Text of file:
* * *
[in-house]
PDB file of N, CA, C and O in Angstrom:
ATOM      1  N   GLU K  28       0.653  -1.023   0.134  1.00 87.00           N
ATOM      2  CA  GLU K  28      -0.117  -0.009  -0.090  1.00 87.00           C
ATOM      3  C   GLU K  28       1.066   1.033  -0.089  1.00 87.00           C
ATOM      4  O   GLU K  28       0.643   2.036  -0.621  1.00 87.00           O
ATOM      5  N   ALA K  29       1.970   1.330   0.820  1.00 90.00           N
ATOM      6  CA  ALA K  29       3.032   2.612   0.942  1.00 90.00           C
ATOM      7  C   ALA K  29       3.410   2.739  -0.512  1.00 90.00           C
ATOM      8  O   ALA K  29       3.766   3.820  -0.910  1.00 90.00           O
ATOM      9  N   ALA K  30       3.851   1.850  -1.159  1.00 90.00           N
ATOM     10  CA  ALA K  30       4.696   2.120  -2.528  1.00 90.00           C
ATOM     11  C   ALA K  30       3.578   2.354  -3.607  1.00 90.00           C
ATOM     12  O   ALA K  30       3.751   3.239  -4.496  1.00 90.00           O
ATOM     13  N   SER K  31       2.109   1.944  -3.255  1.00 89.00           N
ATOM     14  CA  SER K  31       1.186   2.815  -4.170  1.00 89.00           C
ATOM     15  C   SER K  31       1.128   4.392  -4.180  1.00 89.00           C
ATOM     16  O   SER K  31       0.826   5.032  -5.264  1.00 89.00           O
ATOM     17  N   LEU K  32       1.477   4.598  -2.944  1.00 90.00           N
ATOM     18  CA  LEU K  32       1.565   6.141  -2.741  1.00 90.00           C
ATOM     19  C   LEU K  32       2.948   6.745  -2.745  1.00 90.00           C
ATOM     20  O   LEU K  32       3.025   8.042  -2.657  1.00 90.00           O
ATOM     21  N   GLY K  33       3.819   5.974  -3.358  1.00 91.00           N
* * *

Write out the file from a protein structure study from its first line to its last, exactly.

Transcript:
[in-house]
PDB file of N, CA, C and O in Angstrom:
ATOM      1  N   GLU K  28       0.653  -1.023   0.134  1.00 87.00           N
ATOM      2  CA  GLU K  28      -0.117  -0.009  -0.090  1.00 87.00           C
ATOM      3  C   GLU K  28       1.066   1.033  -0.089  1.00 87.00           C
ATOM      4  O   GLU K  28       0.643   2.036  -0.621  1.00 87.00           O
ATOM      5  N   ALA K  29       1.970   1.330   0.820  1.00 90.00           N
ATOM      6  CA  ALA K  29       3.032   2.612   0.942  1.00 90.00           C
ATOM      7  C   ALA K  29       3.410   2.739  -0.512  1.00 90.00           C
ATOM      8  O   ALA K  29       3.766   3.820  -0.910  1.00 90.00           O
ATOM      9  N   ALA K  30       3.851   1.850  -1.159  1.00 90.00           N
ATOM     10  CA  ALA K  30       4.696   2.120  -2.528  1.00 90.00           C
ATOM     11  C   ALA K  30       3.578   2.354  -3.607  1.00 90.00           C
ATOM     12  O   ALA K  30       3.751   3.239  -4.496  1.00 90.00           O
ATOM     13  N   SER K  31       2.109   1.944  -3.255  1.00 89.00           N
ATOM     14  CA  SER K  31       1.186   2.815  -4.170  1.00 89.00           C
ATOM     15  C   SER K  31       1.128   4.392  -4.180  1.00 89.00           C
ATOM     16  O   SER K  31       0.826   5.032  -5.264  1.00 89.00           O
ATOM     17  N   LEU K  32       1.477   4.598  -2.944  1.00 90.00           N
ATOM     18  CA  LEU K  32       1.565   6.141  -2.741  1.00 90.00           C
ATOM     19  C   LEU K  32       2.948   6.745  -2.745  1.00 90.00           C
ATOM     20  O   LEU K  32       3.025   8.042  -2.657  1.00 90.00           O
ATOM     21  N   GLY K  33       3.819   5.974  -3.358  1.00 91.00           N